Arterial Blood Gas Analysis
OSCE IN PEDIATRICS
FOR PEDIATRICS PRACTICAL EXAMINATION
www.dnbpediatrics.com
SPOT 1
ABG report – Ph – 7.60 / PaCo2 – 30 / PaO2 – 54 mmHg / Bicarb 30.3
Na 120 , K 4 , Blood sugar 180 mg % , BUN 3 , Os...
SPOT 1 ANS
Ans 1 ) Metabolic alkalosis with metabolic alkalosis
Ans2 ) Increase in PaCo2 by 0.5-1 mm H
Ans 3 ) b
Ans 4 ) 3...
SPOT 2
• ABG report
• Ph – 7.343
• PaCo2 – 60
• PaO2 – 47.6 mmHg
• Bicarb 32
www.dnbpediatrics.com
Q
• Interpret this blood gas
www.dnbpediatrics.com
A
• Respiratory acidosis with metabolic
compensation
www.dnbpediatrics.com
Q
• What is normal PaO2 level expected if a
child is breathing at room air with normal
lungs?
www.dnbpediatrics.com
A
• 80-100 mmHg
www.dnbpediatrics.com
Q
• Above mentioned ABG was taken when
patient was inspiring 60% FiO2. Give the
correct option to describe oxygen status o...
A
•Under corrected Hypoxemia
www.dnbpediatrics.com
Q
• What is normal bicarbonate level in a
normal blood gas. Write unit also.
www.dnbpediatrics.com
A
• 24mmol/L
www.dnbpediatrics.com
Q
• What is normal PaCO2 in normal blood
gas – write unit also .
www.dnbpediatrics.com
A
• 40mmHg
www.dnbpediatrics.com
Which patient is more hypoxemic, and why?
• Patient A:
pH 7.48
PaCO2 34 mm Hg
PaO2 85 mm Hg
SaO2 95%
Hemoglobin 7 gm%
• Pa...
ANS
The body needs oxygen molecules, so oxygen content
takes precedence over partial pressure in determining
degree of hyp...
ANS CONT…..
• Patient A: Arterial oxygen content = .95 x
7 x 1.34 = 8.9 ml O2/dl
• Patient B: Arterial oxygen content = .8...
SPOT 4
Calculate Oxygen content in given blood gas
pH-7.465
PaCO2 40.5
PaO2120.3
Bicarb 28.5
SpO2 99%
Hb 8 gm%
www.dnbpedi...
ANS
• 11 ml O2/dl
• FORMULA
(1.34 X HB X SPO2/100)+.003 x PaO2
www.dnbpediatrics.com
True or False:
The pO2 in a cup of water open to the
atmosphere is always higher than the
arterial pO2 in a healthy person...
ANS
• The PO2 in the cup of water is always higher. This is for
several reasons. First, there is no barrier to oxygen
diff...
SPOT 6
State which of the following situations would
be expected to lower a patient's arterial pO2.
There may be none, one...
ANS
Only e) lung disease. . .
a) affects only content, not oxygen
saturation or PO2.
b) through d) affect only oxygen satu...
SPOT 7
What is the pH of a blood sample with
HCO3- 24 mEq/L and PaCO2 80 mm
Hg?
1. 7.10
2. 7.30
3. 7.40
4. 7.50
5. 7.60
ww...
ANS
This is a simple calculation from the
Henderson-Hasselbalch equation; the
answer is 7.1. Even without doing the
calcul...
• A patient is admitted to the ICU with the
following lab values:
• BLOOD GASES under room air
• pH: 7.199
PCO2: 32.2
HCO3...
Q
• Describe metabolic condition
www.dnbpediatrics.com
A
• Metabolic acidosis with partial
compensation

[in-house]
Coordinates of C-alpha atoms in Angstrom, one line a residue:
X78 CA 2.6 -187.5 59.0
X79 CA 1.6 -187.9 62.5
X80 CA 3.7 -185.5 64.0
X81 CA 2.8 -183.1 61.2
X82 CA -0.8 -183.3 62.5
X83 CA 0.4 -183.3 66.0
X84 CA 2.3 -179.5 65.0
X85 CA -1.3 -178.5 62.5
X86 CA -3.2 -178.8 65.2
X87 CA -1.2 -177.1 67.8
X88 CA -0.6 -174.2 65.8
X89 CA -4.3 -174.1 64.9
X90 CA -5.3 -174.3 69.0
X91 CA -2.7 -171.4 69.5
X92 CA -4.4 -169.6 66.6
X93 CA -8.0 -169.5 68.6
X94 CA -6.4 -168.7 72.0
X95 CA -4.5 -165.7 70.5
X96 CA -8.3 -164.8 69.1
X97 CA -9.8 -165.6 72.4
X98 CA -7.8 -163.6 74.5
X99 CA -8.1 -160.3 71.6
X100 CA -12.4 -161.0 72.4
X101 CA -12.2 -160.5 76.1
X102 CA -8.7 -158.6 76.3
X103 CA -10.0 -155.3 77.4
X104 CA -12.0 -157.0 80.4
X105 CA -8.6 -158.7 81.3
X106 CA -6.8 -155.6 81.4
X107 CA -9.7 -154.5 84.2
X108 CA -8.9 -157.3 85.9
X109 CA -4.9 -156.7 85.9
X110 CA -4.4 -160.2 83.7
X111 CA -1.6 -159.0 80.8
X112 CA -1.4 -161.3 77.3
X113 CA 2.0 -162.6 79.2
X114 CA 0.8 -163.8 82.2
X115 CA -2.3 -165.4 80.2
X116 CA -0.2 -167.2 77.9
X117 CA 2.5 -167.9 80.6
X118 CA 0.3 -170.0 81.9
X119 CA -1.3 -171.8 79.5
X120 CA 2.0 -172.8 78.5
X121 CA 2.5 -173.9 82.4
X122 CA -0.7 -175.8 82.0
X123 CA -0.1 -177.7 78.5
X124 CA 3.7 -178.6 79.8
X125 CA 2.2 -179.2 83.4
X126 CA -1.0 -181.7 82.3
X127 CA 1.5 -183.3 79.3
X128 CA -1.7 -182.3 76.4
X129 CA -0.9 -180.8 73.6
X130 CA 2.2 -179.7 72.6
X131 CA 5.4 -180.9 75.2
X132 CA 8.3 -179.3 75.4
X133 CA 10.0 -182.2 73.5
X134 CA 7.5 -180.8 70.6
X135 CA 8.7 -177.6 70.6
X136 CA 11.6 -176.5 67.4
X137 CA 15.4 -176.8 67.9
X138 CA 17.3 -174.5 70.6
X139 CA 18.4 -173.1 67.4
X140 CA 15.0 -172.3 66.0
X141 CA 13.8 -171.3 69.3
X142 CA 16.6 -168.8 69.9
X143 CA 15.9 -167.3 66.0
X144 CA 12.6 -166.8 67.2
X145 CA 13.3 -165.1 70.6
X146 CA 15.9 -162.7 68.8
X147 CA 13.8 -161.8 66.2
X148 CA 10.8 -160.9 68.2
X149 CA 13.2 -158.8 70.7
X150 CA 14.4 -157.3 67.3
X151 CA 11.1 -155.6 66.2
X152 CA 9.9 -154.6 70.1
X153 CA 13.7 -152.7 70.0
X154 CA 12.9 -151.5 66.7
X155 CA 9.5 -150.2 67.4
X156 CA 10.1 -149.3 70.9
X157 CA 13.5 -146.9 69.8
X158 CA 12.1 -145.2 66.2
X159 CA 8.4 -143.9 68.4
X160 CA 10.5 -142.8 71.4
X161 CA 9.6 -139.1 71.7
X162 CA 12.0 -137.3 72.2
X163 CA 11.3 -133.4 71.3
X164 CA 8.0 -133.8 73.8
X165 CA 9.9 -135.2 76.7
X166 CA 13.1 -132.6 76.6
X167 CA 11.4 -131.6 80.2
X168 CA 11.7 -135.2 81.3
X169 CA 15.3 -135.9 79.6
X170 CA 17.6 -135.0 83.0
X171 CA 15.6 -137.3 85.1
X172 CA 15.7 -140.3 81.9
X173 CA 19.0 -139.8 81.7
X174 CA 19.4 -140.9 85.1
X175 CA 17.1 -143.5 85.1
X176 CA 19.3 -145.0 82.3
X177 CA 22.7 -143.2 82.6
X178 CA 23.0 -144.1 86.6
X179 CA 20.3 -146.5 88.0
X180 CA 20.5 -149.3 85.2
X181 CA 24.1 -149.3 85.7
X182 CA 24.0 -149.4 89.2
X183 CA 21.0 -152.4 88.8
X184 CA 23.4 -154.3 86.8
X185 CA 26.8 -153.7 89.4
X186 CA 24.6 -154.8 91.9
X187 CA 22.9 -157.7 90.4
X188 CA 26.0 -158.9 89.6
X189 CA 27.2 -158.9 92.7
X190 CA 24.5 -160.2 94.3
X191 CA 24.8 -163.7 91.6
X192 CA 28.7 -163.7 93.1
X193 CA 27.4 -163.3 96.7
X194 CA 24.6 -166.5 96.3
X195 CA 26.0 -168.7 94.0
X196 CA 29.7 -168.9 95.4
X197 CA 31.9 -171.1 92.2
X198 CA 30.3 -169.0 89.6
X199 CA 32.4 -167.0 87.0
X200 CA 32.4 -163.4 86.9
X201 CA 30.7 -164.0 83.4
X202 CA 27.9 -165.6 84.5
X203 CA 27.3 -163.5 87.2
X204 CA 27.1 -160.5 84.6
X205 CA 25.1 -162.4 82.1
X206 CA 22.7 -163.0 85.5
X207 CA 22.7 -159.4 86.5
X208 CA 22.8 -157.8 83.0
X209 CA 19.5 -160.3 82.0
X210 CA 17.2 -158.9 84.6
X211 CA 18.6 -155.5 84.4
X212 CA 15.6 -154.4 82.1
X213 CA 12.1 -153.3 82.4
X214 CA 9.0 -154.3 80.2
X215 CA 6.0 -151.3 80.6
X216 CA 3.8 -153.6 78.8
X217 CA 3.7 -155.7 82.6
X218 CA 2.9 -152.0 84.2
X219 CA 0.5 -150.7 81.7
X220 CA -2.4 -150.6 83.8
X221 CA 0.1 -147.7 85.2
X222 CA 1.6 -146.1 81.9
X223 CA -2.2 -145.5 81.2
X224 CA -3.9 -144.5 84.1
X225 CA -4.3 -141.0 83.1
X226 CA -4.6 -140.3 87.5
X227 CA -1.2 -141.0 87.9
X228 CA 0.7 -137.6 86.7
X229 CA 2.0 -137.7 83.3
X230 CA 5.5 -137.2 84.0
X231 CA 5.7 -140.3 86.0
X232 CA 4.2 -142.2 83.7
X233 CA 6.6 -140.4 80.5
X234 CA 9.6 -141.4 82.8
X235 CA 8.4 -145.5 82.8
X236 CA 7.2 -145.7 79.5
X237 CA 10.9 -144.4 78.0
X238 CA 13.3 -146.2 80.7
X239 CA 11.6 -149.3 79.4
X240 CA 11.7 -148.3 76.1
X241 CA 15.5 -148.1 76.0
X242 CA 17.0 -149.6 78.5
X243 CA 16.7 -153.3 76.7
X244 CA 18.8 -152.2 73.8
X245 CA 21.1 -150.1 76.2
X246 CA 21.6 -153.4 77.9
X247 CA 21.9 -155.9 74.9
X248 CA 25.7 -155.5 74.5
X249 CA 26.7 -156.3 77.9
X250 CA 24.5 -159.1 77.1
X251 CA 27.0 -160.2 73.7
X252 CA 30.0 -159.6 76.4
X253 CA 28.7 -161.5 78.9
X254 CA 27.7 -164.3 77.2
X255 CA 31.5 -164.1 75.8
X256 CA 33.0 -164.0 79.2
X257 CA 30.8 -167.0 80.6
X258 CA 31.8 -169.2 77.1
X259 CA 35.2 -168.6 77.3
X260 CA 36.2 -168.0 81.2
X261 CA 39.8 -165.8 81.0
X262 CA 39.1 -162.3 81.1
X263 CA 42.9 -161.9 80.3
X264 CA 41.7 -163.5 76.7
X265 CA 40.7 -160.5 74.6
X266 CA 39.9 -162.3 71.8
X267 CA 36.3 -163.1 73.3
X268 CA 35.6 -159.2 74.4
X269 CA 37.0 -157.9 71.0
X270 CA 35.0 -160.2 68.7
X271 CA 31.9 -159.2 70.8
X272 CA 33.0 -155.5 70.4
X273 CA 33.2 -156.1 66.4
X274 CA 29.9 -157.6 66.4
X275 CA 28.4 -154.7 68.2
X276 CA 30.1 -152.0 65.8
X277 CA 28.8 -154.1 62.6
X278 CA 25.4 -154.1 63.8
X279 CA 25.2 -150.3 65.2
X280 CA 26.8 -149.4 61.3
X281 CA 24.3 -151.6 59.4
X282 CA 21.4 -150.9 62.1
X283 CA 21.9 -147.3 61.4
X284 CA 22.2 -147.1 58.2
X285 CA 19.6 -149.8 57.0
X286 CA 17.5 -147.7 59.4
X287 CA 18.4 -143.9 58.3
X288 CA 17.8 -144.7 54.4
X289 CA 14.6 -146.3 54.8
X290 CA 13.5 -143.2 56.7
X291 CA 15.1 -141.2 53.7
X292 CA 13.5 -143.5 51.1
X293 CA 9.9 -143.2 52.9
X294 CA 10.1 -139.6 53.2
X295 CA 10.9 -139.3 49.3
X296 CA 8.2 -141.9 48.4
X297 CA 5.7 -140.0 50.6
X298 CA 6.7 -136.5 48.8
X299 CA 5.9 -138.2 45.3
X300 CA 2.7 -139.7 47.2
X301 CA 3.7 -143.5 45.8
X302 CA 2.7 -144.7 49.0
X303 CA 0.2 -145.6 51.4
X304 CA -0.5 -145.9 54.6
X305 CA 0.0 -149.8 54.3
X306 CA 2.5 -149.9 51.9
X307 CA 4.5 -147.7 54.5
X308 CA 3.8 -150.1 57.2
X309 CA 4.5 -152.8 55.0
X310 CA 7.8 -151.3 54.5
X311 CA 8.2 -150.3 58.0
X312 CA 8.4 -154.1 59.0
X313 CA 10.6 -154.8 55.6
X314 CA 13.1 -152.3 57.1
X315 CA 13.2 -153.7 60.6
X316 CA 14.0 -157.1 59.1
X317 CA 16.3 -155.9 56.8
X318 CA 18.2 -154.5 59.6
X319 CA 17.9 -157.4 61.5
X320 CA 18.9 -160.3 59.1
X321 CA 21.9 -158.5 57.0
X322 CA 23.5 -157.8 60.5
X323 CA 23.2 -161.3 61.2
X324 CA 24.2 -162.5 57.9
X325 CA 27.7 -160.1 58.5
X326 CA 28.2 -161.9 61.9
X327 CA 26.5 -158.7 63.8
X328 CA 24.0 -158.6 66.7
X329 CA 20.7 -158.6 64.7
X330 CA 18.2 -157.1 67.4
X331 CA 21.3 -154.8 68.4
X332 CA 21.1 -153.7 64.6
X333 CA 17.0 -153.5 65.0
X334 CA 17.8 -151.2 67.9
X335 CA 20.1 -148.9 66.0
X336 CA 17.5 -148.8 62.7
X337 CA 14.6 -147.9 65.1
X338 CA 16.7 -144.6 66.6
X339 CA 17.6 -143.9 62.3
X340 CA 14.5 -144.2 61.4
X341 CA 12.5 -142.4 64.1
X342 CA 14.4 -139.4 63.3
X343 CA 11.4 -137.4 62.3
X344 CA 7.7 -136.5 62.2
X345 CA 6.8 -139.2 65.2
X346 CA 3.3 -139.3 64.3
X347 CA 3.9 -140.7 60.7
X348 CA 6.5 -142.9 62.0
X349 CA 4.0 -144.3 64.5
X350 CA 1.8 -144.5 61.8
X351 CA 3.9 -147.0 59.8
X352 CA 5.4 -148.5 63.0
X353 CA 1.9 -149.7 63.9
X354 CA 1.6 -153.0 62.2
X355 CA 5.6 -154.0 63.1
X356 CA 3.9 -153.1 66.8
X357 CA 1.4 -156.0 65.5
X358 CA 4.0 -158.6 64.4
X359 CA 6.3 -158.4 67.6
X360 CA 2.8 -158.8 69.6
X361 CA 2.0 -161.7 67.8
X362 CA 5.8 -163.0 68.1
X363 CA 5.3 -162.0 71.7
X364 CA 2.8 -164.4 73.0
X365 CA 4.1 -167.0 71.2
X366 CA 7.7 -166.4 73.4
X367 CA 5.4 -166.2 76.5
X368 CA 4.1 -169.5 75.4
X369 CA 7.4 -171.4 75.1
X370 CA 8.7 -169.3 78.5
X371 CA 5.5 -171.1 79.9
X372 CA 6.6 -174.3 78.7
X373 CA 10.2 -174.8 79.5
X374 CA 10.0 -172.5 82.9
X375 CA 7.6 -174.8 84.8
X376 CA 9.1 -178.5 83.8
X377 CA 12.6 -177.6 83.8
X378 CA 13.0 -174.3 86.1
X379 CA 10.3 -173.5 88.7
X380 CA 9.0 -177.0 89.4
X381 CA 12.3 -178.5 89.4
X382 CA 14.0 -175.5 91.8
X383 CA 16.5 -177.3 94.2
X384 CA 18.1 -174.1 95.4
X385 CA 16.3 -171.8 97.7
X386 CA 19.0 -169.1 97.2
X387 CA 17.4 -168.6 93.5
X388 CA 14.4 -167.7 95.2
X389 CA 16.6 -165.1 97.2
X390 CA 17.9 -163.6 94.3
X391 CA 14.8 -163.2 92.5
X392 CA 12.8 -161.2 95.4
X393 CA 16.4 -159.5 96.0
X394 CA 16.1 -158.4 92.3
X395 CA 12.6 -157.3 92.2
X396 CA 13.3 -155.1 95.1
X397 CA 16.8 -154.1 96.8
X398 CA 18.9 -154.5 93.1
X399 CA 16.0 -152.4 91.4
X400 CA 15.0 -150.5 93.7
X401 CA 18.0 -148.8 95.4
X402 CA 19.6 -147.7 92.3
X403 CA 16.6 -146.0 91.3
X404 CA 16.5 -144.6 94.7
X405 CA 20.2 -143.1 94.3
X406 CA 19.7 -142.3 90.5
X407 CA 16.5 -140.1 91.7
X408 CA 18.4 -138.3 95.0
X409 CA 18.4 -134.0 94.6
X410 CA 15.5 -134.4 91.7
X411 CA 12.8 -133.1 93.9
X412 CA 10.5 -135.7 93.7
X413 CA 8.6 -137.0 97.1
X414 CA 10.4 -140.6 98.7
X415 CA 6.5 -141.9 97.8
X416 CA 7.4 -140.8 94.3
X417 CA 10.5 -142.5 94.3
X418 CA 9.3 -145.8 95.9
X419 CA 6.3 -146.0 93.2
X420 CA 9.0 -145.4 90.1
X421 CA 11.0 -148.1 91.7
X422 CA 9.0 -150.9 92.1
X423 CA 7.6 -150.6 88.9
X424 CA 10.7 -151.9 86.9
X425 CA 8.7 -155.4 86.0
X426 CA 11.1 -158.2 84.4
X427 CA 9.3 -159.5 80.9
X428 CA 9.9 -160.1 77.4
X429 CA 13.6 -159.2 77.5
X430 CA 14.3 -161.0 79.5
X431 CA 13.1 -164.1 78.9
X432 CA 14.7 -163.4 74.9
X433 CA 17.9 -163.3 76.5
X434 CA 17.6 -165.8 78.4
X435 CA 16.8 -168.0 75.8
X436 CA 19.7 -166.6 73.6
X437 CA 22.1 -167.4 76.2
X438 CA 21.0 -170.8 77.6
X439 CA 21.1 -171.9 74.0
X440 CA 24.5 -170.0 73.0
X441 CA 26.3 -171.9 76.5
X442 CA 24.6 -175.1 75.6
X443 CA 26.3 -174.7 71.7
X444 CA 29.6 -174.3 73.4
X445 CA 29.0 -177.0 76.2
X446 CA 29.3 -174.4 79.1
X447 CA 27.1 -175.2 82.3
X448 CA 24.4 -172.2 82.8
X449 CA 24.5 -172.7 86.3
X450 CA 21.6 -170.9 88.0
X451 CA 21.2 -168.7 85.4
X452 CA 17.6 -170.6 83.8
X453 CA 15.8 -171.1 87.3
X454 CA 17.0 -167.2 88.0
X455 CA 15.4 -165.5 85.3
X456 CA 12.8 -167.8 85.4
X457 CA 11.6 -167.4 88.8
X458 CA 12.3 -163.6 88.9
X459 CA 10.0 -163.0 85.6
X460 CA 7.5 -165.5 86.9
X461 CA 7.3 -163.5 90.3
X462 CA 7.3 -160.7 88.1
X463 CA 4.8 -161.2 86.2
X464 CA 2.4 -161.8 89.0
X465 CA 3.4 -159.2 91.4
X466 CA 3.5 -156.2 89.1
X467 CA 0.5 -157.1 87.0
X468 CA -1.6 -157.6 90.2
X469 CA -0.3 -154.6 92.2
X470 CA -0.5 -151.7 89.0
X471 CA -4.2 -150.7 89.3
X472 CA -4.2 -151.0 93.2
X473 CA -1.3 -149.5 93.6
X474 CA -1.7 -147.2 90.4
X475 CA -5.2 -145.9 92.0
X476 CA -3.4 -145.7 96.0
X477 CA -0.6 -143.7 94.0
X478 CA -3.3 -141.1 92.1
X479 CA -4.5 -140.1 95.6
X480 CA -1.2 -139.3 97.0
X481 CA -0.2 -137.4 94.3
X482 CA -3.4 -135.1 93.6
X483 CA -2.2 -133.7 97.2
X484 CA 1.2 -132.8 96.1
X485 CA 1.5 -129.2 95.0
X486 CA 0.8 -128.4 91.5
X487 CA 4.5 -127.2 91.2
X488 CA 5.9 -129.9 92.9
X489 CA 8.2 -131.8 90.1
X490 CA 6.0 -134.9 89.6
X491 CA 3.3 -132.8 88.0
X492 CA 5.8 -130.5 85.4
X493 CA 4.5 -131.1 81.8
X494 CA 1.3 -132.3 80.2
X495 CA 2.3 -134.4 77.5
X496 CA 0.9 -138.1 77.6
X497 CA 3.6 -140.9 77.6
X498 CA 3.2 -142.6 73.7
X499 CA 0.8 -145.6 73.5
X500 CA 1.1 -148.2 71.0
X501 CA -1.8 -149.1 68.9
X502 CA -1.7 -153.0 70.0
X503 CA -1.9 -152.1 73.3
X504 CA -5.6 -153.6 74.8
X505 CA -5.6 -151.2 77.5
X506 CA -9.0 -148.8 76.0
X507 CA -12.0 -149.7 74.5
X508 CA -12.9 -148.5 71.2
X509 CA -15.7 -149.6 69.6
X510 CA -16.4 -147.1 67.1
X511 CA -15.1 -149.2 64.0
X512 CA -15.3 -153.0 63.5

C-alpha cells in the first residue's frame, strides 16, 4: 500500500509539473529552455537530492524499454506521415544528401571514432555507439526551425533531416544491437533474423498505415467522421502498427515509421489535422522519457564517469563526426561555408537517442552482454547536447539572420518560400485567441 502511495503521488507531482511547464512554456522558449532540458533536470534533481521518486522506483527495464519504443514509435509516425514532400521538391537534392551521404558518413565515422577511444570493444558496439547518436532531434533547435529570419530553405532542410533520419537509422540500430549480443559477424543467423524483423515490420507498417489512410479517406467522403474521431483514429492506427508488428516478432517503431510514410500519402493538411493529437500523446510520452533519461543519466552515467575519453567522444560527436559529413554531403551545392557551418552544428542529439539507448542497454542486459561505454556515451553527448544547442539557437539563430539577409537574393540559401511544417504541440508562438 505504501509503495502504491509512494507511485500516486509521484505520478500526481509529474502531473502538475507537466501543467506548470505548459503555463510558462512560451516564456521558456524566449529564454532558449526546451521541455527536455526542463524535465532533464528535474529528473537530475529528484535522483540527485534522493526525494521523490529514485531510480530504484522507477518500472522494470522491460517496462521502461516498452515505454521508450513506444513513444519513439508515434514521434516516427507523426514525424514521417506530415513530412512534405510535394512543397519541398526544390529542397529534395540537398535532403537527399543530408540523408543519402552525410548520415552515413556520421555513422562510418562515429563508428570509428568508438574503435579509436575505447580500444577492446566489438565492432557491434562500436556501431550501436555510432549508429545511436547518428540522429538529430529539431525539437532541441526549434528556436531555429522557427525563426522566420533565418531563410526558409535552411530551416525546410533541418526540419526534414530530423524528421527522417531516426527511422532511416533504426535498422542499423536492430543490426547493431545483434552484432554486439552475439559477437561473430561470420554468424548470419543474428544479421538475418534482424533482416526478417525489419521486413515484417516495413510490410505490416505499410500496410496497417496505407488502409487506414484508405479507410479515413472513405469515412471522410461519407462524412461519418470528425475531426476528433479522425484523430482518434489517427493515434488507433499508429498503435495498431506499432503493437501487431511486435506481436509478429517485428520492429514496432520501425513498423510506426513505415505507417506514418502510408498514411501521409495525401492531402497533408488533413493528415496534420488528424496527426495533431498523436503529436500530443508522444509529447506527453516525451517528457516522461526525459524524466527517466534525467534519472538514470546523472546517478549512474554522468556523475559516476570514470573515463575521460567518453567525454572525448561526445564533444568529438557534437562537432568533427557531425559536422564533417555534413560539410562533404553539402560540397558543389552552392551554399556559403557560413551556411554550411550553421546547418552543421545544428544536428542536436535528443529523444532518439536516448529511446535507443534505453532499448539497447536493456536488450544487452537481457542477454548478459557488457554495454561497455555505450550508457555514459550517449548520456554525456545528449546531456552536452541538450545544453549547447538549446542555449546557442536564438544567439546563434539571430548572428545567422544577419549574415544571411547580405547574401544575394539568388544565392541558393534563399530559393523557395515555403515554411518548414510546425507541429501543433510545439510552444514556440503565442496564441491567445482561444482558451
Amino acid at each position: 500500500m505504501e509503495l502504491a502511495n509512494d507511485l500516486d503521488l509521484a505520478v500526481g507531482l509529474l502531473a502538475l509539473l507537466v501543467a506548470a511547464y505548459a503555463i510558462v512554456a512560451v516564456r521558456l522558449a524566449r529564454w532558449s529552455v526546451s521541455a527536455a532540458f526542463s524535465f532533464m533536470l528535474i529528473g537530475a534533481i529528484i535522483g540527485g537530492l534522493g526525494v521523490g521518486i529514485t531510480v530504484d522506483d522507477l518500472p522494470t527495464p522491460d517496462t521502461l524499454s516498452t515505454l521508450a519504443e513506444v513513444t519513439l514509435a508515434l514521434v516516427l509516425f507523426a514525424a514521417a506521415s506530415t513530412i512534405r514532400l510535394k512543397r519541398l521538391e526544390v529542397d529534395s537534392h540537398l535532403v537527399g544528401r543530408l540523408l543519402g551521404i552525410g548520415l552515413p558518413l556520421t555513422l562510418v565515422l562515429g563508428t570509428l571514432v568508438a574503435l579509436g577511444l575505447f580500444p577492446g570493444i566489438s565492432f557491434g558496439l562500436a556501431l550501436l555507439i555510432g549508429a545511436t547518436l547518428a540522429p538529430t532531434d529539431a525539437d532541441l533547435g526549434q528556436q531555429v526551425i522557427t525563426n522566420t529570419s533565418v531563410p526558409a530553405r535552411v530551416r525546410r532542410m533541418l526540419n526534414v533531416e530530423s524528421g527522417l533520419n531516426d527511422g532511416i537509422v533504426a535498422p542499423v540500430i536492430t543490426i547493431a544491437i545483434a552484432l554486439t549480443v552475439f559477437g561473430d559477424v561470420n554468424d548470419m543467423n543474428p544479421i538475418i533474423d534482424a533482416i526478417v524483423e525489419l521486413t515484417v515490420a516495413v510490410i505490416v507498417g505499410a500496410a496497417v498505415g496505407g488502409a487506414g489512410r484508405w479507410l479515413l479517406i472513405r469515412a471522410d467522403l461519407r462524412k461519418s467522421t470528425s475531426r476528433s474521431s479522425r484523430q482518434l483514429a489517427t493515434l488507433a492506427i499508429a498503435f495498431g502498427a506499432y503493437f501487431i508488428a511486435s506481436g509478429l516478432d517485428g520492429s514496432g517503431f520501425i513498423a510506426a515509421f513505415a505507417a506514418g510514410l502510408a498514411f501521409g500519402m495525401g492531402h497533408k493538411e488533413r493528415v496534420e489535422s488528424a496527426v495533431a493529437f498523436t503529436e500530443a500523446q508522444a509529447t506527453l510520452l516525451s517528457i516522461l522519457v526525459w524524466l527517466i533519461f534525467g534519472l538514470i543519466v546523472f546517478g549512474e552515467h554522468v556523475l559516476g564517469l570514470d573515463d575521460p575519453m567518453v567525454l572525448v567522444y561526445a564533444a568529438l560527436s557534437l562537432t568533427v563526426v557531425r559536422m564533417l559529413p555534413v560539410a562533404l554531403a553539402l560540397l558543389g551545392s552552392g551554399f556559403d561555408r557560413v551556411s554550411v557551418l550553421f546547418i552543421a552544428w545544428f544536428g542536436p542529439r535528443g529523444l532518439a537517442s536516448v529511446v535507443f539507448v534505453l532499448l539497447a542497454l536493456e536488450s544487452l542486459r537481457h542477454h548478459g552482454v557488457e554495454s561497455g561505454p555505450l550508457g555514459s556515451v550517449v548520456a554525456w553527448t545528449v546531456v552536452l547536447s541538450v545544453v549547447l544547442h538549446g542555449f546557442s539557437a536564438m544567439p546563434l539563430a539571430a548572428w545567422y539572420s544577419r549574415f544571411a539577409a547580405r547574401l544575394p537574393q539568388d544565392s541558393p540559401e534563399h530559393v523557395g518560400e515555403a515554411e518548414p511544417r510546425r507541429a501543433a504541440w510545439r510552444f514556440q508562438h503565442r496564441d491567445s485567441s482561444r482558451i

www.dnbpediatrics.com
Q
• Describe compensation (calculate
exact compensation)
www.dnbpediatrics.com
A
• 1 bicarb fall decreases CO2 1-1.5
www.dnbpediatrics.com
Q
• Calculate anion gap
www.dnbpediatrics.com
A
• Anion gap 12
www.dnbpediatrics.com
Q
• Name two conditions with normal anion
gap
www.dnbpediatrics.com
A
• Diarrhoea, RTA
www.dnbpediatrics.com
SPOT 9
• ABG report
• pH 7.343
• PaCO2 60
• PaO2 47.6 mmHg
• Bicarb 32
www.dnbpediatrics.com
Q
• Interpret this blood gas
www.dnbpediatrics.com
A
• Respiratory acidosis with metabolic
compensation
www.dnbpediatrics.com
Q
• What is normal PaCO2 level expected if a
child is breathing at room air with normal
lungs?
www.dnbpediatrics.com
A
• 40 mmHg
www.dnbpediatrics.com
SPOT 10
• 5 year male child recently diagnosed as a case of AML .
TLC 57000. Chest Xray normal. Hemodynamically stable
wit...
Q
Kindly explain blood gas.
www.dnbpediatrics.com
A
• Pseudo Hypoxemia due to oxygen
consumption by high TLC
www.dnbpediatrics.com
Q
• Suggest measure to improve PaO2 in
above patient ?
www.dnbpediatrics.com
A
• Send sample in ICE
www.dnbpediatrics.com
Spot 11
• pH 7.56
• PaCO2 23.7
• PaO2 157 mm Hg
• Actual HCO3 24 (UNDER 50% OXYGEN)
www.dnbpediatrics.com
Q
• DESCRIBE METABOLIC +
OXYGENATION STATUS OF THE
CHILD
www.dnbpediatrics.com
A
• Respiratory alkalosis with Hyperoxia
(overcorrected Hypoxemia)
www.dnbpediatrics.com
Q
• Calculate Aa DO2 , FiO2 50%
www.dnbpediatrics.com
A
• 175
www.dnbpediatrics.com
www.dnbpediatrics.com
https://www.facebook.com/groups/dnbpediatrics/
Upcoming SlideShare
Loading in …5
×

A1

7,092 views
7,110 views

Published on

Published in: Business, Technology
0 Comments
12 Likes
Statistics
Notes
  • Be the first to comment

No Downloads
Views
Total views
7,092
On SlideShare
0
From Embeds
0
Number of Embeds
5,497
Actions
Shares
0
Downloads
213
Comments
0
Likes
12
Embeds 0
No embeds

No notes for slide

A1

  1. 1. Arterial Blood Gas Analysis OSCE IN PEDIATRICS FOR PEDIATRICS PRACTICAL EXAMINATION www.dnbpediatrics.com
  2. 2. SPOT 1 ABG report – Ph – 7.60 / PaCo2 – 30 / PaO2 – 54 mmHg / Bicarb 30.3 Na 120 , K 4 , Blood sugar 180 mg % , BUN 3 , Osmolality - 300 Ques 1 - Interpret this blood gas Ques 2 – What change in Paco2 you expect if there is rise in bicarb by 1 mm ? Ques 3 - Above mentioned ABG was taken when patient was inspiring 60% Fio2 . Choose the correct option to describe oxygen status of the patient Corrected hypoxemia Under corrected Hypoxemia Normoxemia Over corrected hypoxemia Ques 4 What will be the PaCo2 level ( assuming normal PaCo2 level of 40 ) if Bicarb decreases by 10 in metabolic acidosis ( give maximum and minimum value ) Ques 5 What is osmolar gap in this patient www.dnbpediatrics.com
  3. 3. SPOT 1 ANS Ans 1 ) Metabolic alkalosis with metabolic alkalosis Ans2 ) Increase in PaCo2 by 0.5-1 mm H Ans 3 ) b Ans 4 ) 30-25 mmHg Ans 5 ) 49 www.dnbpediatrics.com
  4. 4. SPOT 2 • ABG report • Ph – 7.343 • PaCo2 – 60 • PaO2 – 47.6 mmHg • Bicarb 32 www.dnbpediatrics.com
  5. 5. Q • Interpret this blood gas www.dnbpediatrics.com
  6. 6. A • Respiratory acidosis with metabolic compensation www.dnbpediatrics.com
  7. 7. Q • What is normal PaO2 level expected if a child is breathing at room air with normal lungs? www.dnbpediatrics.com